Director of Conservation's Diary
"My name is Pedro Muagura and I'm the Director of Conservation here at Gorongosa National Park. I'm 45 years old, married, and have five beautiful kids. Every day, I go to work thinking about how I want them to experience Gorongosa when they are grown-up and can bring their own children, my grand-children, to see this special place. For Mozambicans like me, Gorongosa is a national treasure, a place that is part of our soul. I am proud that I lead the team in charge of protecting and saving Gorongosa but I also know it is a very important responsibility.
I love trees. I have spent most of my adult life working in the forest and replanting the trees that others have cut down. It's fair to say I have personally been responsible for the planting of millions of trees. It's my passion. For the past few years, I was in charge of our reforestation program on Mount Gorongosa. We employ 50 rangers to oversee the replanting effort. But we also get a lot of help from the communities. They know that trees are their future as well.
You see, the trees on Mount Gorongosa are special for many reasons. First, they are part of probably the largest swathe of "montane rainforest" in Southern Africa. The forest up on the mountain is full of amazing creatures, some of which are completely unique to that forest. Imagine, they exist here and no where else on Earth! But the trees up here are special for another, very important reason: they allow the soil beneath them to retain all the rain that falls here in the wet season. That water is slowly released throughout the year, keeping the rivers and lakes in the valley flowing and keep the entire ecosystem of Gorongosa, people and animals, healthy. Without those trees, all that water would just flow off the mountain in a few weeks and life would be much harder for everybody and everything months later in the dry season.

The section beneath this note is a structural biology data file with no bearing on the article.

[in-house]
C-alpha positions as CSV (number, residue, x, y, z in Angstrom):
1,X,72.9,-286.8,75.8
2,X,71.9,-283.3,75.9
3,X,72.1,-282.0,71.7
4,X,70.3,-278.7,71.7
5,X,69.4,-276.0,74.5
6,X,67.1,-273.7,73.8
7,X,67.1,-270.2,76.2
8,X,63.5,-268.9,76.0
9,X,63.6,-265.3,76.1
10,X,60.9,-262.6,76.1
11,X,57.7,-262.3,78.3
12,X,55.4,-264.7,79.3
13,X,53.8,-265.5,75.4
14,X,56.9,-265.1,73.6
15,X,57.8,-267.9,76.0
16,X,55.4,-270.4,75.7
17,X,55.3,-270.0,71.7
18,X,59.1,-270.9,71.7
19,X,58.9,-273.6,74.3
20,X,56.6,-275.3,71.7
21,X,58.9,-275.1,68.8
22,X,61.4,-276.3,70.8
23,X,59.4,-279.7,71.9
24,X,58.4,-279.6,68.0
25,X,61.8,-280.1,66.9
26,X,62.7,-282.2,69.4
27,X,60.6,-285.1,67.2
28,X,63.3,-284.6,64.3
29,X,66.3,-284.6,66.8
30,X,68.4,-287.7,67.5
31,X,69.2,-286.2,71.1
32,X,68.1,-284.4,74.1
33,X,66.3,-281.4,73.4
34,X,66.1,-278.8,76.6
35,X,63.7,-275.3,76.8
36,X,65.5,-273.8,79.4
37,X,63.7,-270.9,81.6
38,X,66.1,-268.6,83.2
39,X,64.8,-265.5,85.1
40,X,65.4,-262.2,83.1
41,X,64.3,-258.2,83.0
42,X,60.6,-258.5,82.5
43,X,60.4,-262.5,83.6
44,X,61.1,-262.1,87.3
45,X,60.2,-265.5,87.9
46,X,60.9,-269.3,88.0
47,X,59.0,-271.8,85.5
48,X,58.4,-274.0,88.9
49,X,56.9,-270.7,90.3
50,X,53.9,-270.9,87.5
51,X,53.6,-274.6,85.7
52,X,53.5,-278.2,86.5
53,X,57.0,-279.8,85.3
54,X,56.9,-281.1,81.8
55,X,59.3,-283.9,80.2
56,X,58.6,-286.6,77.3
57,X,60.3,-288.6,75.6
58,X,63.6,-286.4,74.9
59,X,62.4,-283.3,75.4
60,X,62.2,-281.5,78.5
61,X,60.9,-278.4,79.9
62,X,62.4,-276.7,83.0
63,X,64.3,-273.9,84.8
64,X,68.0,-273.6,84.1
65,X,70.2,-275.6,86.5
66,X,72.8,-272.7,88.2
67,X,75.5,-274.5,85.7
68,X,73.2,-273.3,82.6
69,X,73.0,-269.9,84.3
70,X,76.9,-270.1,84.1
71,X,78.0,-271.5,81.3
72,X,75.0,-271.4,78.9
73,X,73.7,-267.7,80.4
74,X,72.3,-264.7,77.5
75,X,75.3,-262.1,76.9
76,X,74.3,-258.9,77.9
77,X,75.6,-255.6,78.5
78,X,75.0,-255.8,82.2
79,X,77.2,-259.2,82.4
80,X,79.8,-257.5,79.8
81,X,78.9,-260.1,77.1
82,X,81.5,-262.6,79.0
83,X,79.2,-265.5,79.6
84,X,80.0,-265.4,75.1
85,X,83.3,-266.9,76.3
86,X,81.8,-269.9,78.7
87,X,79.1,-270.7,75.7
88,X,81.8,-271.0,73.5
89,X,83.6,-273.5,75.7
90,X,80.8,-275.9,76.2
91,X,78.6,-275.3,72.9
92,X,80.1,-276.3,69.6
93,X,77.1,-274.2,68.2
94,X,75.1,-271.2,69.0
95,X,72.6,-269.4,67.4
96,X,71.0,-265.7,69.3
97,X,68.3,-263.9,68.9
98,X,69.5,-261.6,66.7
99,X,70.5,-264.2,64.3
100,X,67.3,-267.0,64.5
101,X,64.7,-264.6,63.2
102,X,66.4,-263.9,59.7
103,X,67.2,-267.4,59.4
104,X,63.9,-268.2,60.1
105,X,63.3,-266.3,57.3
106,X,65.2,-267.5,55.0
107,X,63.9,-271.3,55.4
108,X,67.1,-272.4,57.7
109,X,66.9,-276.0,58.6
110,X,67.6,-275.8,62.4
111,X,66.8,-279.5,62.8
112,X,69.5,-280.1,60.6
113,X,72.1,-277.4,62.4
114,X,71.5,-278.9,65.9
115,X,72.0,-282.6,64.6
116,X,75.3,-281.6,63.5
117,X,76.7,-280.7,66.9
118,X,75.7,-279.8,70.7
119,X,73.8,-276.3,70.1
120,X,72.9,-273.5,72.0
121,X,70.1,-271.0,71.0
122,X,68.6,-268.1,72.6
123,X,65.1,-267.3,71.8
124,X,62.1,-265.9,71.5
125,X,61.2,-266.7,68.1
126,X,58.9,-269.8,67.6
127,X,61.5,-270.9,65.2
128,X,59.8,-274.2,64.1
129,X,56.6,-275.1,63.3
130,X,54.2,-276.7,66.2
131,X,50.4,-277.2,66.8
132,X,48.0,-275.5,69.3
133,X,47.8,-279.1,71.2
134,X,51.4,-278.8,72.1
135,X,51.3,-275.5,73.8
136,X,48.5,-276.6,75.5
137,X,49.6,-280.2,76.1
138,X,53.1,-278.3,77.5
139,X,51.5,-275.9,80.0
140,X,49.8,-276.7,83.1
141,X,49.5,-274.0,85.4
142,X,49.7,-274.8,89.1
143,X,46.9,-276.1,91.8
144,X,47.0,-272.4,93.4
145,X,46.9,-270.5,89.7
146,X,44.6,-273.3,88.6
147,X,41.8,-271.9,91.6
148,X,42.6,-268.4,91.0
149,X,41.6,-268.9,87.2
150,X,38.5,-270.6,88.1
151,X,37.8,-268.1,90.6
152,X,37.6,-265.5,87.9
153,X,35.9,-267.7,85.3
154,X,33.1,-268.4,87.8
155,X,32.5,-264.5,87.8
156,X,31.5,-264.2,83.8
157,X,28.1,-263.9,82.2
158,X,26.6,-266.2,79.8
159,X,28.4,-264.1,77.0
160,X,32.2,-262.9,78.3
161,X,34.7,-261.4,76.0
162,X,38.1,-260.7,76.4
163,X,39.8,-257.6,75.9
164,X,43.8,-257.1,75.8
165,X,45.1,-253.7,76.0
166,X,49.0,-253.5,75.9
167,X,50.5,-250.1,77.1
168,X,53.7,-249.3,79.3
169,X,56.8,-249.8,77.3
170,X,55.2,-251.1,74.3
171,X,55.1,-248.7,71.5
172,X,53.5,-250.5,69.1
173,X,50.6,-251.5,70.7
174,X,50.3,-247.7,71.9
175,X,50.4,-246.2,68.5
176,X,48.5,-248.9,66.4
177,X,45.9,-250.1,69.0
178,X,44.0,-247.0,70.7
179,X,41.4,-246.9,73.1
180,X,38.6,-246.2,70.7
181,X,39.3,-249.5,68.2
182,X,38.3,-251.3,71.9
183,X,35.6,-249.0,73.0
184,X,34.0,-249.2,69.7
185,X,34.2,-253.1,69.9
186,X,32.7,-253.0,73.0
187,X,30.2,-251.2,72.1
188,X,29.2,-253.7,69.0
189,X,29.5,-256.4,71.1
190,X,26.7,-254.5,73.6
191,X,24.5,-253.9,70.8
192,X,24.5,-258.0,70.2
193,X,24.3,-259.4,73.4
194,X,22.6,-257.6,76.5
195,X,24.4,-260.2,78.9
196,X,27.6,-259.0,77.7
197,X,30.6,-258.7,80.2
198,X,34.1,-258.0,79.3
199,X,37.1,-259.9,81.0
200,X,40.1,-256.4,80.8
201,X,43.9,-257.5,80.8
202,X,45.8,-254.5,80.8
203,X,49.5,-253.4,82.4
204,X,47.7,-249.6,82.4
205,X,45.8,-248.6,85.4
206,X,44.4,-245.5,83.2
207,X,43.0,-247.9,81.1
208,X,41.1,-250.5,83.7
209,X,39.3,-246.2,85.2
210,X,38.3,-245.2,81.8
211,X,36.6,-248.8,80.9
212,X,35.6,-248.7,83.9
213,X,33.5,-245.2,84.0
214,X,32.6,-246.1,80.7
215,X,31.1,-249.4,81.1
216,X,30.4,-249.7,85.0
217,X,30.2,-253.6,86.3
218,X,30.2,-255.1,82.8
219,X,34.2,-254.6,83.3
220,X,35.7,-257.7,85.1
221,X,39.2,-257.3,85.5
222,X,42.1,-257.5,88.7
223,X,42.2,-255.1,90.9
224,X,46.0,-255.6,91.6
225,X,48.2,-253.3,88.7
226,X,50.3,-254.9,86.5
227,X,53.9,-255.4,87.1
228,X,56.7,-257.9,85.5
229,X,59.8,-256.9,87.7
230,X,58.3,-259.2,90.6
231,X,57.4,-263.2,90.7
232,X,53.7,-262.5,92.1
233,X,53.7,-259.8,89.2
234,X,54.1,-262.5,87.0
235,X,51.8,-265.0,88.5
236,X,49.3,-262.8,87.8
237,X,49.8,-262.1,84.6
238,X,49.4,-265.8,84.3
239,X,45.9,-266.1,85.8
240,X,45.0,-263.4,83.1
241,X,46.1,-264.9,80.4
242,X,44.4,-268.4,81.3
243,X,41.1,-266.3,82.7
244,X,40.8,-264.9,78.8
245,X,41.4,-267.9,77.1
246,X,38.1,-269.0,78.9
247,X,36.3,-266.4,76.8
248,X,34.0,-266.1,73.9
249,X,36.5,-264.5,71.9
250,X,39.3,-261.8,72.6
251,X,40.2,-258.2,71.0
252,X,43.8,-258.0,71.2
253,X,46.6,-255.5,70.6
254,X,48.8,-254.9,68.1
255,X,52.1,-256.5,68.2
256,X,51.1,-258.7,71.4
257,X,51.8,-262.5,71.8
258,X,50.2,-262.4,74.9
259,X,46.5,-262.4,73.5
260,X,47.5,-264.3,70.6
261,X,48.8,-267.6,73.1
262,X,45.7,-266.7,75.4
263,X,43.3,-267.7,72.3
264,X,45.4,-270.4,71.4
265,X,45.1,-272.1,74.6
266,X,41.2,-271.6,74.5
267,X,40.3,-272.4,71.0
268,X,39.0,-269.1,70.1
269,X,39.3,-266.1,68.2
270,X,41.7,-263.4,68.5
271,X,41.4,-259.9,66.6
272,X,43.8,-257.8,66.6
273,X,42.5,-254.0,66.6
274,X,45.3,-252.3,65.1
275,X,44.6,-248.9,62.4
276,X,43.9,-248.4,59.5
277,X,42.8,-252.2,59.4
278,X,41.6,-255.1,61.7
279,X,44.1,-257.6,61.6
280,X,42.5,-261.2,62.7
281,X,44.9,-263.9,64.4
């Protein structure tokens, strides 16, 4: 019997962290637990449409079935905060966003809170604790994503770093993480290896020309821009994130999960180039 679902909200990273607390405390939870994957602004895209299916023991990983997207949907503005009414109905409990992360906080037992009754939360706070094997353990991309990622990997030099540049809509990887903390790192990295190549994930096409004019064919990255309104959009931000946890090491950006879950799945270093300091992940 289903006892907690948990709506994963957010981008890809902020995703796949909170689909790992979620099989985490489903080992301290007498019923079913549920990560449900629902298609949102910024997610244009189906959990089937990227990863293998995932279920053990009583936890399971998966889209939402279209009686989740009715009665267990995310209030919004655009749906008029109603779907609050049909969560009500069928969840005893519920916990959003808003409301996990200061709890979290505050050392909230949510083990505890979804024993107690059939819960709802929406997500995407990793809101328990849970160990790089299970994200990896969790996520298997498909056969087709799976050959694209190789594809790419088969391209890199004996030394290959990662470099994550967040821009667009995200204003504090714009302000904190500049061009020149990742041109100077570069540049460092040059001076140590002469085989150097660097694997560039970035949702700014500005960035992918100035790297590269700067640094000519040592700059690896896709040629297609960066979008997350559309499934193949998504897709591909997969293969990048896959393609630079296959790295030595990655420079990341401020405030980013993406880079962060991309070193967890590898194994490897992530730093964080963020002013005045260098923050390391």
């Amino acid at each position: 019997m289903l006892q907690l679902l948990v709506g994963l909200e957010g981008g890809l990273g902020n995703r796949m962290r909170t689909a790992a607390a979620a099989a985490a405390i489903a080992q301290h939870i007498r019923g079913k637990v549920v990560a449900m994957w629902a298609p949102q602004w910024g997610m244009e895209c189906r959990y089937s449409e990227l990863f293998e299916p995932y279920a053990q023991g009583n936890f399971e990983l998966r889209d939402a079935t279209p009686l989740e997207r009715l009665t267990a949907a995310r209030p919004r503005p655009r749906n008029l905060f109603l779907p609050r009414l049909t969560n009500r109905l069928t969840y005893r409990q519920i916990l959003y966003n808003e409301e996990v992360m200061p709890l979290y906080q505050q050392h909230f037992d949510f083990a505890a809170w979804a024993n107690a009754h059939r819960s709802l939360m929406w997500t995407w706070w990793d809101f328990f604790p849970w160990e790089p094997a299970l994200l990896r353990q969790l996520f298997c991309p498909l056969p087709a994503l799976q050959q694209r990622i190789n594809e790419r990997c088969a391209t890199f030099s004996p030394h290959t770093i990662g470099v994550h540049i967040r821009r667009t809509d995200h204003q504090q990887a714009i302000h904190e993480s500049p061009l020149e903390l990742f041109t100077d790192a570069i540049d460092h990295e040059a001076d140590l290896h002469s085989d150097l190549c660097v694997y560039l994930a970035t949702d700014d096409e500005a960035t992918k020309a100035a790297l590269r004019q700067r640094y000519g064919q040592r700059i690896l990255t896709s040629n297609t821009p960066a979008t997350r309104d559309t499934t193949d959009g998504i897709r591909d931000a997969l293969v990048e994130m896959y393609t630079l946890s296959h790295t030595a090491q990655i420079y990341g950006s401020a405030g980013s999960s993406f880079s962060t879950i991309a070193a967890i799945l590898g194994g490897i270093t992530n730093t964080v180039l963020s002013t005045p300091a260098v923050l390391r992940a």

These little seedlings are sown and nurtured in old sugar cane bags, and tended-to like babies by caring human hands - local people from the mountain who freely give us their time and labor and love. The precious seeds of native tree species like Panga panga and Chanfuta are conjured from the rich soil with ancient songs and secret prayers. After weeks of sunlight and water, now a few inches tall, they are ready for their journey. They are taken from the nurseries and carried all the way up the mountain by the local people. There, in places where trees have been lost and the sun bakes the soil and no birds sing, we place them into the earth. As we do this, we all sing songs to the mountain and the rivers in the valley below. The songs tell the mountain and the rivers not to cry. They tell them we are coming to help.
Every seedling we plant is a wish and a promise, that this sacred mountain and its soaring, green cathedral of trees will be here for all of eternity."
"The clearest way into the Universe is through a forest wilderness." - John Muir